Fluoride Action Network

Lawyer questions fluoride initiative

Source: The Bellingham Herald | August 16th, 2005 | By JON GAMBRELL

An initiative that would add fluoride to Bellingham’s drinking water is misleading and potentially unenforceable, leaving the city on the hook for fully funding the program, a lawyer for an anti-fluoride group claims.

In a letter to city officials, lawyer Rolf Beckhusen writes that the initiative violates state law and the city’s charter by hinging its implementation on a $600,000 Washington State Dental Services Foundation grant.

Beckhusen says the city has no jurisdiction over the foundation, which is based in Seattle, nor could the city force it to pay for the initial fluoridation equipment.

Beckhusen, representing the Citizens Against Forced Fluoride political action committee, writes, “the flawed initiative should not be submitted to a vote.”

When asked for comment Monday night, city officials said they had not reviewed the letter, which was received that afternoon.

Beckhusen’s letter also claims the initiative “grossly underestimates” the cost of fluoridation.

Bellingham Families for Fluoride, the group sponsoring the initiative, claims fluoridation would cost the city $33,000 annually, or about 13 cents per home per month. Exactly how the money would be collected is not clear.

Beckhusen cites a Lakewood Water District, Pierce County, study that puts costs of fluoridation at $140,000 a year for a system serving 70,000 people.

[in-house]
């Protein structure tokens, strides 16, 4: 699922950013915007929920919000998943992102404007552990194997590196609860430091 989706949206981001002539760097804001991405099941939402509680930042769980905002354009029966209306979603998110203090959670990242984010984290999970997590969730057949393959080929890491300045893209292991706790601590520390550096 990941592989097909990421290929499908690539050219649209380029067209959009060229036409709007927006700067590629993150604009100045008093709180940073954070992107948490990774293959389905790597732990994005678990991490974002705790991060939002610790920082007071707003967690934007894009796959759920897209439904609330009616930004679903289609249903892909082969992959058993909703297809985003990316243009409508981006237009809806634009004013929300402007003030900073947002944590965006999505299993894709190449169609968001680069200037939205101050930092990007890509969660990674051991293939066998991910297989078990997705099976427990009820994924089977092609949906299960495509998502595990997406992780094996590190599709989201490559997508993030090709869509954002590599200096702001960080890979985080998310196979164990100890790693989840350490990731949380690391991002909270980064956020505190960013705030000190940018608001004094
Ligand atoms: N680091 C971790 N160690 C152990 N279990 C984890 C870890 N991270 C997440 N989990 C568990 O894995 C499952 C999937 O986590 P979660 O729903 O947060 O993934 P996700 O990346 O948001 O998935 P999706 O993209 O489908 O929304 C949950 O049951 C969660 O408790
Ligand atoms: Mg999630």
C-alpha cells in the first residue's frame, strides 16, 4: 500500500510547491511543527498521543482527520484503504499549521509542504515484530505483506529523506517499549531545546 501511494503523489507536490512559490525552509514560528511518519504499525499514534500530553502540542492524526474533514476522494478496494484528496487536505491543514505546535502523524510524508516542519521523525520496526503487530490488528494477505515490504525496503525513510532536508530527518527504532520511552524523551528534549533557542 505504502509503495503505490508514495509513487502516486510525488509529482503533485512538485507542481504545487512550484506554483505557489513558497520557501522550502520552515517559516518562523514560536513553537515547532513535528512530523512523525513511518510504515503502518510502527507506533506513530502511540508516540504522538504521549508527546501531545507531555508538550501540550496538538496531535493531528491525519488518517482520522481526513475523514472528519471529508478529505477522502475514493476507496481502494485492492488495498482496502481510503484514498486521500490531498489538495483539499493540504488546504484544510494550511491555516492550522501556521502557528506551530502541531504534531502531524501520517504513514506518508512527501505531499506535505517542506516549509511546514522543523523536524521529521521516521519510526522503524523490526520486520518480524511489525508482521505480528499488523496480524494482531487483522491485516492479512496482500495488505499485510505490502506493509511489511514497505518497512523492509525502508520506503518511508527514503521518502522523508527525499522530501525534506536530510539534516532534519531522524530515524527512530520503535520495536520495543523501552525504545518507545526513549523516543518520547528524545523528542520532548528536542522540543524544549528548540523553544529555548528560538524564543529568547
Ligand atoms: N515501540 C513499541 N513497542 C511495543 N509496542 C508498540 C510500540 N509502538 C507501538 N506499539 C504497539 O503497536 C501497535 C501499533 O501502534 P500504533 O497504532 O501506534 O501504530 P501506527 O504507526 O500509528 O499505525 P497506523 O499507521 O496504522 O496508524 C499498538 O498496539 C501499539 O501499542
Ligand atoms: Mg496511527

City Councilman John Watts, who had read the letter, said he had concerns about the initiative.

“My perception is that there are some unanswered questions – is it even legal?” Watts asked. “It will impact the budget and the city charter says no initiative can change the budget.”

The city’s charter prohibits “unfunded mandates” through initiatives. In past years, the courts have found two city referendums on water and storm water rates illegal.

On July 18, Bellingham City Council took no action on the proposed initiative, essentially putting it on the ballot without issuing its own opinion. By avoiding a vote, the council started a 30-day clock for the initiative, which means the initiative would be placed on the November ballot automatically by Wednesday.

As of press time Monday night, it was unclear what, if any, action the City Council might take regarding Beckhusen’s letter.